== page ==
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Monday, July 10, 2023
Journal Devotes Special Issue to Professor Paul Kahn
The latest issue of the German Law Journal is devoted entirely to the scholarship of Professor Paul W. Kahn ’80, providing an opportunity for scholars and readers to revisit his work.
In 2020, the journal featured an interview with Kahn, introducing readers to his method of inquiry — a broadly humanist form of interpretation that has been labeled “cultural analysis of law.” The interview sought to show the potential application of this method to legal systems other than that of the United States, which has been the focus of Kahn’s own work. The new issue — “Law and Political Imagination: The Perspective of Paul Kahn” — shifts from a focus on method to the broad range of subjects upon which Kahn has written, including constitutionalism, democracy, political theology, sacrifice, localism, and volunteerism.
“At a moment when fundamental categories of Modernity and modern order are being reimagined, understanding law as part of the cultural practices that orient such a process bears immediate consequences,” Klaas Hendrik Eller wrote on behalf of the journal’s Editors-in-Chief in an email introducing the issue. “Law builds social worlds not just through ‘regulation’ and measurable effects but through the production of meaning and horizons of imagination. This makes Kahn’s cultural analysis the domain of humanities rather than of the social sciences.”
The project’s Co-Editors, Neil Walker and Marco Goldoni, explain in the introduction that the essays range from direct inquiries into Kahn’s work to applications of Kahn’s approach in new contexts. Walker (Edinburgh Law School) and Goldoni (University of Glasgow School of Law) were the organizers of a 2022 international conference on Kahn’s work at the Edinburgh Law School Centre for Legal Theory.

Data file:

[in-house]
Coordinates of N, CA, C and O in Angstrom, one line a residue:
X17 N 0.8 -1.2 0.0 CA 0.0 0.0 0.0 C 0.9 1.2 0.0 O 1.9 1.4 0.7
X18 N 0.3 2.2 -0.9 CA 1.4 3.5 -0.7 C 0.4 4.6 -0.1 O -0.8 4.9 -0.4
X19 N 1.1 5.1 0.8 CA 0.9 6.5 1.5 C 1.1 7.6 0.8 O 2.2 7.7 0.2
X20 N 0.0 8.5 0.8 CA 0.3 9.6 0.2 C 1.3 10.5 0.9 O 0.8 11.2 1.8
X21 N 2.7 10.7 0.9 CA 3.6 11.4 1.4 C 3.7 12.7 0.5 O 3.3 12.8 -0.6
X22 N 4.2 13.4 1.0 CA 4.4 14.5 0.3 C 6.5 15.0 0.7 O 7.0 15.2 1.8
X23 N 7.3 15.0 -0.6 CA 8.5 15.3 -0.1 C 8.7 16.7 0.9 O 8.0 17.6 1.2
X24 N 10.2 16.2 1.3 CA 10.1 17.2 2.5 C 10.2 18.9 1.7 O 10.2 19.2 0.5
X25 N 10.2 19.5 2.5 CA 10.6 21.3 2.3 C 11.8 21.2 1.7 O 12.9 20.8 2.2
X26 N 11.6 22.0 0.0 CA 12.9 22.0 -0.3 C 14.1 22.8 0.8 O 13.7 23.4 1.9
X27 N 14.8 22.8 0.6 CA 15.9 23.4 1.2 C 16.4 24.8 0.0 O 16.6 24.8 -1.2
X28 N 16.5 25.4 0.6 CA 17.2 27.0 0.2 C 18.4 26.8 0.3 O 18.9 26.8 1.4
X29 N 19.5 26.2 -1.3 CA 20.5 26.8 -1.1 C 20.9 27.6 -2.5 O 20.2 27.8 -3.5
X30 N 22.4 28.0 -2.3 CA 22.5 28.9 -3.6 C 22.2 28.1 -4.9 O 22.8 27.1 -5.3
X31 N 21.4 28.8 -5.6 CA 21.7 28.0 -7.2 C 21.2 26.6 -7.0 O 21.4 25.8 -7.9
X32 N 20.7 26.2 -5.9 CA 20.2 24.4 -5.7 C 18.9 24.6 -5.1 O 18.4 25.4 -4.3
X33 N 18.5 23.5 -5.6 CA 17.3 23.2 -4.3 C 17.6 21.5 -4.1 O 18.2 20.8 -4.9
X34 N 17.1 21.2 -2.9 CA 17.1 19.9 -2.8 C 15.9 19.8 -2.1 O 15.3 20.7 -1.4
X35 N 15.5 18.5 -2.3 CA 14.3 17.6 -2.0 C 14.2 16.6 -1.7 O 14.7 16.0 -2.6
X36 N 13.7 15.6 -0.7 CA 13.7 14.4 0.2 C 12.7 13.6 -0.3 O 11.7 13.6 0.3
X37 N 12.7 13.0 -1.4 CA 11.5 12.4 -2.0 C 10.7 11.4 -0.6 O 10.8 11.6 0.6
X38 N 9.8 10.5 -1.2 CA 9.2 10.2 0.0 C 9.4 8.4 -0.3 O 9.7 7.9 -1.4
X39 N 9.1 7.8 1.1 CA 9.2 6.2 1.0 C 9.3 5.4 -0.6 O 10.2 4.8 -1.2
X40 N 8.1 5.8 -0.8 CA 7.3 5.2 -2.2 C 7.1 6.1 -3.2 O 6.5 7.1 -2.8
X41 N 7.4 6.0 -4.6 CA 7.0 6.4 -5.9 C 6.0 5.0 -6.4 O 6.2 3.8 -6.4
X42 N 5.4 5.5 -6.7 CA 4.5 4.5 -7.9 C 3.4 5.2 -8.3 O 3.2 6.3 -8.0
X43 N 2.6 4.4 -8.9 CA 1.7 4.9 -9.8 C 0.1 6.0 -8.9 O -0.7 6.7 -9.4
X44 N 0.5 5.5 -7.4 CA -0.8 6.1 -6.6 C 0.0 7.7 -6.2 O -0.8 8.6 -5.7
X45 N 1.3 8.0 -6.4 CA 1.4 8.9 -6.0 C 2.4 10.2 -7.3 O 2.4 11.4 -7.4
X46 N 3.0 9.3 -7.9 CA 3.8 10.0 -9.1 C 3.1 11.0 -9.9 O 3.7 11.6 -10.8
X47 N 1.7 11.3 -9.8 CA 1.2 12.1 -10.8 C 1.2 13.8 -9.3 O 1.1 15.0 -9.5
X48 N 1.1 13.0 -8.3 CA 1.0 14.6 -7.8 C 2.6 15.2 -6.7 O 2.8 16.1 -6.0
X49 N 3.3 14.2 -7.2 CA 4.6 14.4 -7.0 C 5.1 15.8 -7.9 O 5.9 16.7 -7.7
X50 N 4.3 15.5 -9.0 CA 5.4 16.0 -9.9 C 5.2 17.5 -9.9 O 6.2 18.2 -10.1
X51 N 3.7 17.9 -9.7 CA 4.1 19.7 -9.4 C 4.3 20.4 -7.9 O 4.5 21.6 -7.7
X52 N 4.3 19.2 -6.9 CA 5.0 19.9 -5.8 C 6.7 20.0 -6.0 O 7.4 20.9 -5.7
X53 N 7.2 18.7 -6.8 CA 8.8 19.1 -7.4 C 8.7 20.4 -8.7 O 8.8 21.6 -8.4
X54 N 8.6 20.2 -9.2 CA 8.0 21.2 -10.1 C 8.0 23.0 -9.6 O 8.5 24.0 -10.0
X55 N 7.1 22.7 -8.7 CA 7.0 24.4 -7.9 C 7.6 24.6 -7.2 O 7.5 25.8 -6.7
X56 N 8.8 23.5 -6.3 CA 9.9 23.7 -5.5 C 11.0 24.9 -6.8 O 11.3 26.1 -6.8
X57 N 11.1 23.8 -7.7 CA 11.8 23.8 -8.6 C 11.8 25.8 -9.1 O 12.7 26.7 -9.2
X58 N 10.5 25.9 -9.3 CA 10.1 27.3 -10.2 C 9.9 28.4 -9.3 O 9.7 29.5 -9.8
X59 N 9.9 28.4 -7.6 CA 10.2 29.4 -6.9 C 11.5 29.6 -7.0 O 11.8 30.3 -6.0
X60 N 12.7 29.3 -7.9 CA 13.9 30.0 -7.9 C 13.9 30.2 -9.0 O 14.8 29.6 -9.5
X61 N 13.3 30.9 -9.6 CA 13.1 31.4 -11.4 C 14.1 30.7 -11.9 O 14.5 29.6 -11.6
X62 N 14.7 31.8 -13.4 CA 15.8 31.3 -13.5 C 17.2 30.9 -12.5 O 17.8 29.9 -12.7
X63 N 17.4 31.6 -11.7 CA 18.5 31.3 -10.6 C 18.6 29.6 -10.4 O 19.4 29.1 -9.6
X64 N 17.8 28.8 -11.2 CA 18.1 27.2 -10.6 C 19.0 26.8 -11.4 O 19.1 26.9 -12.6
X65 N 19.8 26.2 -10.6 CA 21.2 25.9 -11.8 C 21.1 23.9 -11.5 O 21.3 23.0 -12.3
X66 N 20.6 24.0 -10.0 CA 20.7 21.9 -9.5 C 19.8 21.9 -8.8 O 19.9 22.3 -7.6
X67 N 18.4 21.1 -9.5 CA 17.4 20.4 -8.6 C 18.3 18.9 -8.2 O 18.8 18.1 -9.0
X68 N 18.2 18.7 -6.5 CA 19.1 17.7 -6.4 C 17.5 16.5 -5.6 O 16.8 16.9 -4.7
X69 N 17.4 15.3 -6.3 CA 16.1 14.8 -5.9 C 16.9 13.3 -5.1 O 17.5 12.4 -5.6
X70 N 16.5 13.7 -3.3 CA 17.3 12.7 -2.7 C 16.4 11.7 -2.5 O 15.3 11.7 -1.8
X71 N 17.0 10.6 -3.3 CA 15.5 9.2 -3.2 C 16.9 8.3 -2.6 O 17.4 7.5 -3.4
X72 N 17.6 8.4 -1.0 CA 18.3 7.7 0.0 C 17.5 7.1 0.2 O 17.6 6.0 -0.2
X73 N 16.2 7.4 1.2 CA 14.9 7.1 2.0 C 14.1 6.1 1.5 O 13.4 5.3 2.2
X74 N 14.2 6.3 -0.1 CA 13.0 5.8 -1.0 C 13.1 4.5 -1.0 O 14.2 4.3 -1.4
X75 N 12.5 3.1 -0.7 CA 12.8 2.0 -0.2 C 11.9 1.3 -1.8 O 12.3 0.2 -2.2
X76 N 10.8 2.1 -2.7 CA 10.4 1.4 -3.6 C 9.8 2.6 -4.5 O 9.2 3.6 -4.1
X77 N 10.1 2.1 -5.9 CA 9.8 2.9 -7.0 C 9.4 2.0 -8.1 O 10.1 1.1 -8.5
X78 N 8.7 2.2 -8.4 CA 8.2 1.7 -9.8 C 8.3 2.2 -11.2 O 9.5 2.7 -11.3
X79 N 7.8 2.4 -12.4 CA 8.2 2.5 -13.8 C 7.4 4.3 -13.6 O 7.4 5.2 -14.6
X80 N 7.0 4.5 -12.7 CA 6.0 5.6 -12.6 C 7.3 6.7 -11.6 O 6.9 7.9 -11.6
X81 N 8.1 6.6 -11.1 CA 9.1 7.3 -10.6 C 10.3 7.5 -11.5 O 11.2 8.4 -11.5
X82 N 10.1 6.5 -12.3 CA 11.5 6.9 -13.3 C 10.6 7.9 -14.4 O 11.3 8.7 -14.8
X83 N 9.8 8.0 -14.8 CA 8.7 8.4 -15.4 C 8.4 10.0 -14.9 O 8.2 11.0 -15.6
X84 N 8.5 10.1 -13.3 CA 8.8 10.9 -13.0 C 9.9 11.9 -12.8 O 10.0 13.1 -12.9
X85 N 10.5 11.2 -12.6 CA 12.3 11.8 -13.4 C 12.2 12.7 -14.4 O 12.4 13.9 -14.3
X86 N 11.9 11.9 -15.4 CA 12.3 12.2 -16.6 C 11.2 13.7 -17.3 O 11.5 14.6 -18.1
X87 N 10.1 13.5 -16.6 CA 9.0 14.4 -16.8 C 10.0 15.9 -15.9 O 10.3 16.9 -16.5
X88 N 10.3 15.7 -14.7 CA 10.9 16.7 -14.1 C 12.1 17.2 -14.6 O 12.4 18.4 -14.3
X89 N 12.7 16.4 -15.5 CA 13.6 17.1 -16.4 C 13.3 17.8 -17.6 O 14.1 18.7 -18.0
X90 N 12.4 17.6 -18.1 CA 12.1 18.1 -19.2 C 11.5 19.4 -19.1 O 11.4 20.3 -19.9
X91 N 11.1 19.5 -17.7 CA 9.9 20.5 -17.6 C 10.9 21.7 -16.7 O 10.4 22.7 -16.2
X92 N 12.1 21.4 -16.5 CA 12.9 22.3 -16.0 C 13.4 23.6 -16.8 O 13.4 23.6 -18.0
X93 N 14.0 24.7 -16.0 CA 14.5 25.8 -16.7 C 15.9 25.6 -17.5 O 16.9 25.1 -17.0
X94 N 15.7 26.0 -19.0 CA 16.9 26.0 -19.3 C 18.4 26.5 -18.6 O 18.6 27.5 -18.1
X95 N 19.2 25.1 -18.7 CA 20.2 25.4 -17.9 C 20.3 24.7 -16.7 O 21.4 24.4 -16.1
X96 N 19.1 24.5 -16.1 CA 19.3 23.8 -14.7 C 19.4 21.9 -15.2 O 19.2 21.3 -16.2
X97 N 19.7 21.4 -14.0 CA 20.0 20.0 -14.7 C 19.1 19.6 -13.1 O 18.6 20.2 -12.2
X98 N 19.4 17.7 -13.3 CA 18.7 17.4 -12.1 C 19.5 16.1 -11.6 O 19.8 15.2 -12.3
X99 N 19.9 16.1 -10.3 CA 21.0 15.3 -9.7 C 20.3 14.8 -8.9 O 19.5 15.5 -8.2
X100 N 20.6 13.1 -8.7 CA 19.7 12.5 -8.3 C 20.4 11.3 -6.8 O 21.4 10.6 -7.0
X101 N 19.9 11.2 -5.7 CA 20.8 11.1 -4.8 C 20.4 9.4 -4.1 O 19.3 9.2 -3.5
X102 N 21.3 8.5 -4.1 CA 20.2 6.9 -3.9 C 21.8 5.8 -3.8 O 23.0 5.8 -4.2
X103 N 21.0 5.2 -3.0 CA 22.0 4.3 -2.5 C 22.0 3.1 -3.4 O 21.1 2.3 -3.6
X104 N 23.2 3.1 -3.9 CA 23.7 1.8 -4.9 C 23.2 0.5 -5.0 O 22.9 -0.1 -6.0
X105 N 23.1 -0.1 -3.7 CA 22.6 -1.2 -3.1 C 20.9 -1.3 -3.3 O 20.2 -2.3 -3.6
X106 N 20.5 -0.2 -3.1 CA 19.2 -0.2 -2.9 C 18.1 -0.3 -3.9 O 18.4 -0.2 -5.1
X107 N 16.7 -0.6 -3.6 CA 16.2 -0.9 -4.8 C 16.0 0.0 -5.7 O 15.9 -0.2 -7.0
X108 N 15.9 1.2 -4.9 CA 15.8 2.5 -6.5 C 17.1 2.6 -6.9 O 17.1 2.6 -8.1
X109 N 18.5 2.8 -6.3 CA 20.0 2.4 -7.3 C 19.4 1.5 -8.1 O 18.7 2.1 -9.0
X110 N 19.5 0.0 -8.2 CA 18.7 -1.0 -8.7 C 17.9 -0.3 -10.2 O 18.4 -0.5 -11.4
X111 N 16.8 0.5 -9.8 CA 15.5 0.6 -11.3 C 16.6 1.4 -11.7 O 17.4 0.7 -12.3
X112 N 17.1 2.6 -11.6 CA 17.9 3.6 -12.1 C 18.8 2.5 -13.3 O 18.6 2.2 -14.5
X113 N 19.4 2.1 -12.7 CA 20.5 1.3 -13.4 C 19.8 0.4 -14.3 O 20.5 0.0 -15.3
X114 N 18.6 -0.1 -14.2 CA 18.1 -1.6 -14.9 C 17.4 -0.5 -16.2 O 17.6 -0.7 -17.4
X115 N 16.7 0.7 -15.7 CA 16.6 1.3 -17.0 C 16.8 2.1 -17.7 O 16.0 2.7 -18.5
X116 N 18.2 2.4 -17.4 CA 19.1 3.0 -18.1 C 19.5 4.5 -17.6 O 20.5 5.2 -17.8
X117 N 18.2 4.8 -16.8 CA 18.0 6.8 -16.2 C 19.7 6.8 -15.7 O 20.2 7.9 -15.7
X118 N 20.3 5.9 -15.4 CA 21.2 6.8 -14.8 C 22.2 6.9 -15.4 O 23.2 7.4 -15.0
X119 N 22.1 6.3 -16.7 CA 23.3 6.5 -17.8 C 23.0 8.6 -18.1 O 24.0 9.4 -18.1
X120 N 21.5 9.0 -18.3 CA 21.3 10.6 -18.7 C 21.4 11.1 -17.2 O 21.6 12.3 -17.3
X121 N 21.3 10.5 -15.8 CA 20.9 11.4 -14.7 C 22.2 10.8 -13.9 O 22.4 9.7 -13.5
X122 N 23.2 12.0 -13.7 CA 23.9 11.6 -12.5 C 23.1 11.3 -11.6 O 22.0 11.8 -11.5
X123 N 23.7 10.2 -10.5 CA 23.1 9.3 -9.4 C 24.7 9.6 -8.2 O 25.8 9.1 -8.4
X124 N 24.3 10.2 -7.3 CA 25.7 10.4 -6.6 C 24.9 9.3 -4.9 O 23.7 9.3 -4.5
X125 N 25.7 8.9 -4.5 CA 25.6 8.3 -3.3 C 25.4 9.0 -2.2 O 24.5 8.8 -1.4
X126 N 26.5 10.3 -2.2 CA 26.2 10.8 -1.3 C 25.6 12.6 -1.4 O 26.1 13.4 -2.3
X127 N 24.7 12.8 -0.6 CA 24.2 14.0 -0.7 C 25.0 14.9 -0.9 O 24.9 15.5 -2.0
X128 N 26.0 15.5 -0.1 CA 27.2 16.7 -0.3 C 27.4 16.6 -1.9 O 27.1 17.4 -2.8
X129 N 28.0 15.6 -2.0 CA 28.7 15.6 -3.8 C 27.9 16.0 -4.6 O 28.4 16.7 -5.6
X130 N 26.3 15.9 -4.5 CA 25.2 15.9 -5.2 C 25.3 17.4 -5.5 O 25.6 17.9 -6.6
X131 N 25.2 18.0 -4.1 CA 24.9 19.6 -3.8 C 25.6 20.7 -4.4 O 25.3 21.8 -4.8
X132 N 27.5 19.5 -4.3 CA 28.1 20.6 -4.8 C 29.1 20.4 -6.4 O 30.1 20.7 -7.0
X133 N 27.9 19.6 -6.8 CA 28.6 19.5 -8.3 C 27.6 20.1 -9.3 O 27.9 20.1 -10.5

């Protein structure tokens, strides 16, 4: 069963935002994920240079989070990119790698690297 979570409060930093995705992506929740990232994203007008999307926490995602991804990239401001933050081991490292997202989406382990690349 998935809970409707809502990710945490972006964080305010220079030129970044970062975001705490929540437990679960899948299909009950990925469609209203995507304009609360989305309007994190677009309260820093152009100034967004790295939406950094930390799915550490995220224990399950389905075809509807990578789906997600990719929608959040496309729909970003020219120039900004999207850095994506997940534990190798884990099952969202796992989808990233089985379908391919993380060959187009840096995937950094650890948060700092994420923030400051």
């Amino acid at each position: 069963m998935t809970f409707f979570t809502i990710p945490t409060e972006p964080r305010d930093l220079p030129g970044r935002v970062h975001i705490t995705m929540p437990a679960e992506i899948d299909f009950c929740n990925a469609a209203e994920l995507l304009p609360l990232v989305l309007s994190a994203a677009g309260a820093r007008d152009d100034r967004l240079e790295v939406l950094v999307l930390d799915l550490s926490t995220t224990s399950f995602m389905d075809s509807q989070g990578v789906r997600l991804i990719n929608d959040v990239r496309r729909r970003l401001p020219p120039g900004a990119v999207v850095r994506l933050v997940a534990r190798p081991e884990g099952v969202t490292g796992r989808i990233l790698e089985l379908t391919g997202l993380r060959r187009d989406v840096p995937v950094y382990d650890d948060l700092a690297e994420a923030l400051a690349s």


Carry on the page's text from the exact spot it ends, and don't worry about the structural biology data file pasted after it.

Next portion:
For this issue, the Co-Editors brought together contributors who have worked directly with Kahn, including former students Ben Berger ’08 (now at Osgoode Hall Law School) and Or Bassok ’07 (now at the University of Nottingham) and others influenced by his work. Some of the essays focus on Kahn’s The Cultural Study of Law and his latest book, Democracy in Our America. Others develop themes across diverse works or compare his method to alternative views. In a closing essay, Kahn calls for a “scholarship of engagement” that builds communities around humanistic inquiries.
Kahn is the Robert W. Winner Professor of Law and the Humanities and Director of the Schell Center for International Human Rights. He teaches in the areas of constitutional law and theory, international law, cultural theory, and philosophy.
Published by Cambridge University Press, the German Law Journal publishes scholarship and commentary on comparative, European, and international law.